It’s tax time again and many people are now realizing the large tax bills that disability benefits can cause. We are getting many questions about disability insurance and how it relates to income taxes and retroactive Social Security awards. We have so much to talk about, we decided to turn this article into a three-part series over the next few days to break up the information into more manageable sections. Today, I am going to be discussing how disability insurance relates to your taxes as well as how you can lessen any tax burdens caused by your benefits.
There are several ways that disability insurance premiums and benefits can be paid or structured that effect their taxability. The three possible methods to pay disability insurance premiums are premiums paid by an employer, premiums paid by an employee, and premiums that are a combination of employer and employee contributions.
Disability insurance is always taxed, it just depends on whether taxes are paid on the premiums or the benefits – think of it a little like a see-saw. If income taxes were paid on premiums, then benefits are tax-free. If income taxes were not paid on premiums, then benefits are taxable. When an employer includes short-term and long-term disability insurance as part of an employer-sponsored benefit package, the premiums for these coverages are usually expensed and deducted from income by the business. In such a case, no taxes are paid on the premiums by virtue of being expensed, so the disability benefits will be taxable if they are ever paid. It is a very similar situation for self-employed individuals who write-off their insurance premiums as business expenses – their benefits will be taxable as well.
The opposite is true if you have purchased disability insurance out of your own pocket or are self-employed and didn’t include the premiums in your business expenses. Since these premiums were paid with post-tax dollars, taxes had been paid on the premiums so benefits will be received tax free! Obviously this is more beneficial but only if you end up becoming disabled and successfully obtain your benefits. The randomness of who may become disabled at what time prevents anyone from knowing this with any certainty. If employers have their employees pay their own disability insurance premiums with post-tax dollars even in the employer-based plan, any benefits will not be taxable.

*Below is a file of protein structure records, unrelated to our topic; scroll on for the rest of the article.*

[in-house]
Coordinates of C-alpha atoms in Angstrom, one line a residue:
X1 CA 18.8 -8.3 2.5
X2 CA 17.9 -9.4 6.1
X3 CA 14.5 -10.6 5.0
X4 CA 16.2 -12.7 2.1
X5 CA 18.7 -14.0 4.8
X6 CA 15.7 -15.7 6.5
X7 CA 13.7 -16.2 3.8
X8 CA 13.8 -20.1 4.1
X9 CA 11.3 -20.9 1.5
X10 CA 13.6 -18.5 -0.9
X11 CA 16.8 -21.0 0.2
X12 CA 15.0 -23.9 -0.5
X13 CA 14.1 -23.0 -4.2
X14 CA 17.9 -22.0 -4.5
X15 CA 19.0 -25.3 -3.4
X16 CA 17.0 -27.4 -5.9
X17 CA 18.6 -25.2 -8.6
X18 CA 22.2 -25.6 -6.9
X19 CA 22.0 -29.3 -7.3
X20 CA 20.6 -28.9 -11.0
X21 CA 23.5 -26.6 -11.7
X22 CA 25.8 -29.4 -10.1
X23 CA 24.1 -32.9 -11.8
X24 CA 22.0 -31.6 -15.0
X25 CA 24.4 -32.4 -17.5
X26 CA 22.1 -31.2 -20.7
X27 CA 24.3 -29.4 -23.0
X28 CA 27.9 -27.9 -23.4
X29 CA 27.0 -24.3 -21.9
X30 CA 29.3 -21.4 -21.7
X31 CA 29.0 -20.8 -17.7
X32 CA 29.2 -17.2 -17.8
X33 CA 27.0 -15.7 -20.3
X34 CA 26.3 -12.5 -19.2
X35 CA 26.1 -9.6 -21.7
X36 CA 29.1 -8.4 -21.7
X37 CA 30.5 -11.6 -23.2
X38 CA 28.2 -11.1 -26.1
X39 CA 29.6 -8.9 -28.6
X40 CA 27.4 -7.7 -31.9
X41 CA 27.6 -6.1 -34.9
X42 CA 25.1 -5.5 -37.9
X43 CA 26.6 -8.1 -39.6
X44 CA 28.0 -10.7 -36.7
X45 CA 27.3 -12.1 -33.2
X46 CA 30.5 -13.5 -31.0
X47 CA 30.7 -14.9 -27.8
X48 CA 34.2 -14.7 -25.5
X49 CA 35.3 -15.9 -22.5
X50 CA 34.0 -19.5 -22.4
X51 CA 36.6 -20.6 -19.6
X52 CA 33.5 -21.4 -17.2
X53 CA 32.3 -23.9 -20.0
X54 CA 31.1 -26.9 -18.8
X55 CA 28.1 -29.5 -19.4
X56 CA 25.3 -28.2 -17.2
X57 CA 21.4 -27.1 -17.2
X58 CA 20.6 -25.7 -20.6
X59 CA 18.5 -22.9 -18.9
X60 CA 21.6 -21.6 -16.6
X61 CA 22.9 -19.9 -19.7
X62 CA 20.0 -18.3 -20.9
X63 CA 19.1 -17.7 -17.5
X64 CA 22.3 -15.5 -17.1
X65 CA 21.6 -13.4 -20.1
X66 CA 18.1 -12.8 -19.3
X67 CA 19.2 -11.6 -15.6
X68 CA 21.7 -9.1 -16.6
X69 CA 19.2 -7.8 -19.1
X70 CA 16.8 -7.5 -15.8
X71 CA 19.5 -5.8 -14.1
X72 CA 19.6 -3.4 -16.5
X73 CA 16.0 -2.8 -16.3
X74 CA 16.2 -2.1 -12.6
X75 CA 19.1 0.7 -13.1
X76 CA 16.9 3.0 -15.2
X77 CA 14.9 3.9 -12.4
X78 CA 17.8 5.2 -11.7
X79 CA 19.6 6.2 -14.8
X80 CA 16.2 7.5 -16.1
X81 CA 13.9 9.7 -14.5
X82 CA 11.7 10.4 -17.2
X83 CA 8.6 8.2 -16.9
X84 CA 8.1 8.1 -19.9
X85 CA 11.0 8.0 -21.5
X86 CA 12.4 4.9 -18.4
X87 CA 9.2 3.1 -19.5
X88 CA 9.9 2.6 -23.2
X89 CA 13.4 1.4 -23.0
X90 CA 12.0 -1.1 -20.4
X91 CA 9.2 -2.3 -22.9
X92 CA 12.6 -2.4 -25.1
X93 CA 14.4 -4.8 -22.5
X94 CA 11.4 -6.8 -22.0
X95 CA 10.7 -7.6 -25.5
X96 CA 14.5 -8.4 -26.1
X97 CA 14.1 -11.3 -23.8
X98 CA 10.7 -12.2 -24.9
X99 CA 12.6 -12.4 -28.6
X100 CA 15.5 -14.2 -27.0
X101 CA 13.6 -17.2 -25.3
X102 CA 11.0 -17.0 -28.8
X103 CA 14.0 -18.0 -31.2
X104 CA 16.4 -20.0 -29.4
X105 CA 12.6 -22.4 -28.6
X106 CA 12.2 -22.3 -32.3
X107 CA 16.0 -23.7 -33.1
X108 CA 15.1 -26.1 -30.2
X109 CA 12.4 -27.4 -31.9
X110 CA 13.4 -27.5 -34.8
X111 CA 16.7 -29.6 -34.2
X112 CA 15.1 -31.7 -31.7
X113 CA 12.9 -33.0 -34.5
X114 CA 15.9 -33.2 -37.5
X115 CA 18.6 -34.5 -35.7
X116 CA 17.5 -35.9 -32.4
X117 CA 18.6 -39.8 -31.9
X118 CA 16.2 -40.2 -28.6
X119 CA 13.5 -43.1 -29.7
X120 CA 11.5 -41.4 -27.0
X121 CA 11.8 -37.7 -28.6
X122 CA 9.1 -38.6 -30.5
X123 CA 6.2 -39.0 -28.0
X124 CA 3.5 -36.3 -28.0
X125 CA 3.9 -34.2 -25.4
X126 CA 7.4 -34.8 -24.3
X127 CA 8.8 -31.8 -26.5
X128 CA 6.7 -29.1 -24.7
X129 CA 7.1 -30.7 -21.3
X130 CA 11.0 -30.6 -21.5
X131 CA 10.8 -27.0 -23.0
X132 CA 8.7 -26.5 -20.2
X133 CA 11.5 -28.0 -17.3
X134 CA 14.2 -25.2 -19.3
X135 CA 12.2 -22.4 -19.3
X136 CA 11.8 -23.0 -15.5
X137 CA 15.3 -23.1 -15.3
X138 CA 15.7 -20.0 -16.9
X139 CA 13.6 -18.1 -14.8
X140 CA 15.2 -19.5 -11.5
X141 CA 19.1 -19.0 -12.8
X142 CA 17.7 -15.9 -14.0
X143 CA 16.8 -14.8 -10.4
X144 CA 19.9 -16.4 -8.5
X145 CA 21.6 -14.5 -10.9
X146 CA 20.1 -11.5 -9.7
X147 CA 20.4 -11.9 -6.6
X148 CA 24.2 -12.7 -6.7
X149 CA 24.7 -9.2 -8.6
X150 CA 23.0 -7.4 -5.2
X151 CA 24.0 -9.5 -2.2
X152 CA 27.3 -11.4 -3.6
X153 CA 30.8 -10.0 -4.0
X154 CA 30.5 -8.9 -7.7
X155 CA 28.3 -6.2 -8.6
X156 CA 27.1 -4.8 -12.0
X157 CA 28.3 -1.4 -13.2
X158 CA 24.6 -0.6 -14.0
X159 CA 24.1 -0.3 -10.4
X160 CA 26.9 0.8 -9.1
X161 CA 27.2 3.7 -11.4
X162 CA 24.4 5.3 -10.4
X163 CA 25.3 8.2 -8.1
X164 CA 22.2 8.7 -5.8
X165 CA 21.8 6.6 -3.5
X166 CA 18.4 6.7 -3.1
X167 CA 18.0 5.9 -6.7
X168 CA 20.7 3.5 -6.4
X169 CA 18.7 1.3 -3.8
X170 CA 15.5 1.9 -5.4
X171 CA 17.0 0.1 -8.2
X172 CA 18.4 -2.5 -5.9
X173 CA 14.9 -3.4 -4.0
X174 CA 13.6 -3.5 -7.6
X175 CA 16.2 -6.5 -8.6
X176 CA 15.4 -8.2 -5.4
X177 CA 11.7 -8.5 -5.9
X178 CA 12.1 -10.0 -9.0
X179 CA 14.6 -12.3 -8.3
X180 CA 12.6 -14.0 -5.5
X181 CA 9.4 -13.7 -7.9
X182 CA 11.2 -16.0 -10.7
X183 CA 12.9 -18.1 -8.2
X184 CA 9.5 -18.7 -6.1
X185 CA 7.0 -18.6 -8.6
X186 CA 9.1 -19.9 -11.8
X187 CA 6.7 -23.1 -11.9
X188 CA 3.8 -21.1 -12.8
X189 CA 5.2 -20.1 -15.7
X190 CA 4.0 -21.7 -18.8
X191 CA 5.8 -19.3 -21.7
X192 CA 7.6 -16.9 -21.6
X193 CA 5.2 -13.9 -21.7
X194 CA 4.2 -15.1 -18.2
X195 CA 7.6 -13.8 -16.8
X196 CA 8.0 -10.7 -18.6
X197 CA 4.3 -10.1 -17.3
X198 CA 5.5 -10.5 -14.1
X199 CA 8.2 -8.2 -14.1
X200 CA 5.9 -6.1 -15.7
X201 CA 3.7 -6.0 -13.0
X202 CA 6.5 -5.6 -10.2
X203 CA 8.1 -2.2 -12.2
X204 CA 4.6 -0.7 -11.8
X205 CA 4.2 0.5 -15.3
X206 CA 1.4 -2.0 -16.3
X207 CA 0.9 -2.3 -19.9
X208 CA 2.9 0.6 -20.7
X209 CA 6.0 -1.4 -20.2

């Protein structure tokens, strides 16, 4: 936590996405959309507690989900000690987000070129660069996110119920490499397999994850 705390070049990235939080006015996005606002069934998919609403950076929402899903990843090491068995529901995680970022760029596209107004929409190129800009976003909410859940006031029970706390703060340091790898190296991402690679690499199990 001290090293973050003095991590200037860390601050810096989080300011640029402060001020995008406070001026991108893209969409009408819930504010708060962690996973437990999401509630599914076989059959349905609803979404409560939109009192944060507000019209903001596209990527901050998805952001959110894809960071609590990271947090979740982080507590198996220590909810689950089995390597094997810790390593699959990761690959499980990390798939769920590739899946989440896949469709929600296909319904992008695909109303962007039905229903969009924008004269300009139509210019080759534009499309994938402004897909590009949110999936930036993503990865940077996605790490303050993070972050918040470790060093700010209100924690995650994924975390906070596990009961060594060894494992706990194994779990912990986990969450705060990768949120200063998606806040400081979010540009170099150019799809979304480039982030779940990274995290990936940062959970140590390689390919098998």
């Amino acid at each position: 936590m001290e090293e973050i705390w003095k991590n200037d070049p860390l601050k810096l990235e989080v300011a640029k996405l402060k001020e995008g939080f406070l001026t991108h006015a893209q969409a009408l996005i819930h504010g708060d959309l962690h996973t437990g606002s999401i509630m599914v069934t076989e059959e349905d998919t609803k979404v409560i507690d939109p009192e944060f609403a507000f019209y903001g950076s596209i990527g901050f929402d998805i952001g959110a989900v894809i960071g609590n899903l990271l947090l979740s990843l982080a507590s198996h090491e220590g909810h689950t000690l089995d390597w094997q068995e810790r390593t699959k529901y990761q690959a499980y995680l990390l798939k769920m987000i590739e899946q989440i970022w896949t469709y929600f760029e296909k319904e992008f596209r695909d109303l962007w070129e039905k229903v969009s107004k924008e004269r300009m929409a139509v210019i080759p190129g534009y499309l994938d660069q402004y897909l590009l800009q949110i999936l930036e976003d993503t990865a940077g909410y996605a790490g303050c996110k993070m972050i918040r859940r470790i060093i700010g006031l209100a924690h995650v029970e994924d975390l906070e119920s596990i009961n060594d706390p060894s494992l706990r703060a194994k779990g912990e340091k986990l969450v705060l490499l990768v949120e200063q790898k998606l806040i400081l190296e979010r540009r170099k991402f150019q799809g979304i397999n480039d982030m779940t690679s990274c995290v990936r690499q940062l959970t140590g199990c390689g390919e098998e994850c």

The third category of involves a combination of employer and employee contributions to the total premiums for a plan. In these cases, the benefits are taxable in proportion to the percentage of the total premium that were paid by pre-tax dollars as opposed to post-tax dollars. For example, let’s say the monthly premium total of a disability insurance policy is $100. The employer pays $75 and records that as a business expense while the the employee contributes $25 after taxes as a post-tax deduction on their paycheck. 75% of the premium is paid with pre-tax dollars by the employer and 25% is paid with post-tax dollars by the employee. If the insured employee becomes disabled and receives $2,000 per month of benefits, 75% of those benefits, or $1,500 per month, are taxable. Obviously, these types of arrangements can become more complicated depending on how premiums were paid by which parties and how those premiums were reported.
Taxes are a big concern for many people who receive disability benefits, especially since April 15th has just come around and people are doing their tax returns. The basic relationship between premiums and benefits is relatively straight-forward. In the next post, I will be discussing how back SSDI benefits paid by Social Security affect your disability insurance claim and your taxes. There are some facts that the insurance company or your accountant may fail to mention that can help save you thousands of dollars in taxes! Check back on Wednesday for the next post in the series. Until then, call us at 855.828.4100 or visit our website if you need disability claim help to sign up for a free consultation.